Sign in to follow this  
Followers 0
Whyone?

SAN Parks threatens to ban wildlife 'Apps'

13 posts in this topic

An entirely predictable problem IMHO, but now this particular genie is out of the bottle, I struggle to see how the authorities are going to get it back in?!

 

http://www.bbc.co.uk/news/technology-36489080

 

All the more reason to seek out remote parks with no cell coverage.

Share this post


Link to post
Share on other sites

Sorry - could someone in admin. change the title from 'Kruger..' to 'South African National Parks...' please?

Share this post


Link to post
Share on other sites

When I was in Kruger in 2013, this app had just been launched. People using this app and consequently speeding to glamor animal sightings was already becoming a problem then. @Whyone As you say, this was an entirely predictable problem.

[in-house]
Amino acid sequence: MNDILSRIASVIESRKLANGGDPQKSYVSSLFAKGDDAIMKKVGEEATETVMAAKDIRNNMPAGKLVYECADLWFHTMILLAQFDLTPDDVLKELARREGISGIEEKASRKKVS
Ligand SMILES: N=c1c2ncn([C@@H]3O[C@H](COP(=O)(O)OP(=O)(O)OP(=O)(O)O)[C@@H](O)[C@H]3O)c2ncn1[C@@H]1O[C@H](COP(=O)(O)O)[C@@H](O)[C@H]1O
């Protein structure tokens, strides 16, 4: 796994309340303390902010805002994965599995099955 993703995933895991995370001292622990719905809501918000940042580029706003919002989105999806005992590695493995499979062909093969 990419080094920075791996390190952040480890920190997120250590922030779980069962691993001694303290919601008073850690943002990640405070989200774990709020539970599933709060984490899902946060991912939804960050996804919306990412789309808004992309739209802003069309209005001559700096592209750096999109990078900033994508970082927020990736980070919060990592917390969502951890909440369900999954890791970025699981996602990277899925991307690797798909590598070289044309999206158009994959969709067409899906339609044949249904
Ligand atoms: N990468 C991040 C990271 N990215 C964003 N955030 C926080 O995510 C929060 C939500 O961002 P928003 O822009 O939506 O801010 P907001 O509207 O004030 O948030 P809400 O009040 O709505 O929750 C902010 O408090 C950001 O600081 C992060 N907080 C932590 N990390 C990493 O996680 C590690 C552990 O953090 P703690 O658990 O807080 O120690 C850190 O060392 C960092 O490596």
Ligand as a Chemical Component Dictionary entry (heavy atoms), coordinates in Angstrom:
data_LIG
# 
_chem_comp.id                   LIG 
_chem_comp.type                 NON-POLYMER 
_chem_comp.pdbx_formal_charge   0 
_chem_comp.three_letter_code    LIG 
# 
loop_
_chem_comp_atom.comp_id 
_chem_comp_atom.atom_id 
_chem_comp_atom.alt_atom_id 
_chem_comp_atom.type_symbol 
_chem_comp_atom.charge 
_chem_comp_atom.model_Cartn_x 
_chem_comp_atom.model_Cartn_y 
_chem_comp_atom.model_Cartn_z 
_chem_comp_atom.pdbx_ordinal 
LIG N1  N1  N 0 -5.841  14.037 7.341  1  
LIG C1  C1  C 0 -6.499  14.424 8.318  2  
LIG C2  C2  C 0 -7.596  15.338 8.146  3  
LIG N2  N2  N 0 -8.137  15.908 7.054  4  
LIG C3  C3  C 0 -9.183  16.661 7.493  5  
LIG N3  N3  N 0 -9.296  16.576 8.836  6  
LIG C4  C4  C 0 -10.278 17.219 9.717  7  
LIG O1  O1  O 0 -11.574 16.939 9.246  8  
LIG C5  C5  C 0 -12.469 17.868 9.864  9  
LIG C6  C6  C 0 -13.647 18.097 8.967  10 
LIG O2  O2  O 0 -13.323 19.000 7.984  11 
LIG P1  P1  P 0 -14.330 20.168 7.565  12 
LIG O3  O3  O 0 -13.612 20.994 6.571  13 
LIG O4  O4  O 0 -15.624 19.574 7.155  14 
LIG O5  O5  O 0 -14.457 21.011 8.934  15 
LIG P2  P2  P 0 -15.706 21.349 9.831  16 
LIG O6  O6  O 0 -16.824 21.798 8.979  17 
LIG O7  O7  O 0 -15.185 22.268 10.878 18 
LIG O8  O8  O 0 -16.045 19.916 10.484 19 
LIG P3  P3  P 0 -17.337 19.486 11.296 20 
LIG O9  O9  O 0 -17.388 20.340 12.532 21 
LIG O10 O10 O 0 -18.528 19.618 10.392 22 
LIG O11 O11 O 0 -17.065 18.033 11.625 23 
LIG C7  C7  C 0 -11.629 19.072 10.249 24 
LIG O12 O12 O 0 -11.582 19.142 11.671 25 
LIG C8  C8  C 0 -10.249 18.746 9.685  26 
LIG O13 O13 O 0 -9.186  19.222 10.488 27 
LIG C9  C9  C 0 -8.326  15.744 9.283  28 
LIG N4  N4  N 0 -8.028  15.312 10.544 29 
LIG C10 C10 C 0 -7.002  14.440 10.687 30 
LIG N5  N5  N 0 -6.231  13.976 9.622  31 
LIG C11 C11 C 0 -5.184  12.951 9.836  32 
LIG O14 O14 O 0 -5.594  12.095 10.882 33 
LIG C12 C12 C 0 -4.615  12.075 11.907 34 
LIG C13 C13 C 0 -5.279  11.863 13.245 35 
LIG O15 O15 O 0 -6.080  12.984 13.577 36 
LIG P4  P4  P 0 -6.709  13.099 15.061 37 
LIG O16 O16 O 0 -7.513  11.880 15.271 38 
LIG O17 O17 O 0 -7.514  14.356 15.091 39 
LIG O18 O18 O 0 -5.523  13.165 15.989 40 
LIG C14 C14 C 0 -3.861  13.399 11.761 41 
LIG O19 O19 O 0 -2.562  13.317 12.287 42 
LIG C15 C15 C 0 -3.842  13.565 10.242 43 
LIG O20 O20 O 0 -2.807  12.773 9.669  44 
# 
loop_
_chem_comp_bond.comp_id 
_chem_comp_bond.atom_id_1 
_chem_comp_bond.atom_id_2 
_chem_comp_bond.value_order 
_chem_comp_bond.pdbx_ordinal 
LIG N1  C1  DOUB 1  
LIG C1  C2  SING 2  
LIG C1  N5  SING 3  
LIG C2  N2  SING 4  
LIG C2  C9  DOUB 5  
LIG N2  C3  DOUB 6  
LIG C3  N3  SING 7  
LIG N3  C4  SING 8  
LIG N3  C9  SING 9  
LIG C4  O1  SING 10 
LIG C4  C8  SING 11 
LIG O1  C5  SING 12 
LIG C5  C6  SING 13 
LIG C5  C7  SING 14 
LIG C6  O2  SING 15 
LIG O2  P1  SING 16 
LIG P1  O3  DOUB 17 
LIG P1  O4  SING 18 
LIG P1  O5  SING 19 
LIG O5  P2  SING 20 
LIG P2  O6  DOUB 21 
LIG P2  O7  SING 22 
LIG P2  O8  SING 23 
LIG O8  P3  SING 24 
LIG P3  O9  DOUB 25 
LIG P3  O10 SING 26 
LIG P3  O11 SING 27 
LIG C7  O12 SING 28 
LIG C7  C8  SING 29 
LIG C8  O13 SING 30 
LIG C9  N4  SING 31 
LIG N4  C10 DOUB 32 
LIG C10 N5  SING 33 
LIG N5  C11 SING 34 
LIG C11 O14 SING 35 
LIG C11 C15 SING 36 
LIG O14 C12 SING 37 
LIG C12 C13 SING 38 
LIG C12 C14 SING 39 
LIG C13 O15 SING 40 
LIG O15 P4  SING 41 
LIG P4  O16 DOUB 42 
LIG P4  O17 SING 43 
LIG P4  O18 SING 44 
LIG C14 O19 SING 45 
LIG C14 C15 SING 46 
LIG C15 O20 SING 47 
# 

Share this post


Link to post
Share on other sites

As a safari-goer, doesn't that take the fun out of it? Isn't part of the thrill the anticipation of not knowing what you'll see when, what may be around the next corner?
As a guide, doesn't that lessen the importance of my skill as a spotter? Knowing the animals in the area I work?

1 person likes this

Share this post


Link to post
Share on other sites

Title edited as requested @@Whyone?

Share this post


Link to post
Share on other sites

Think you kindly @@wilddog

Share this post


Link to post
Share on other sites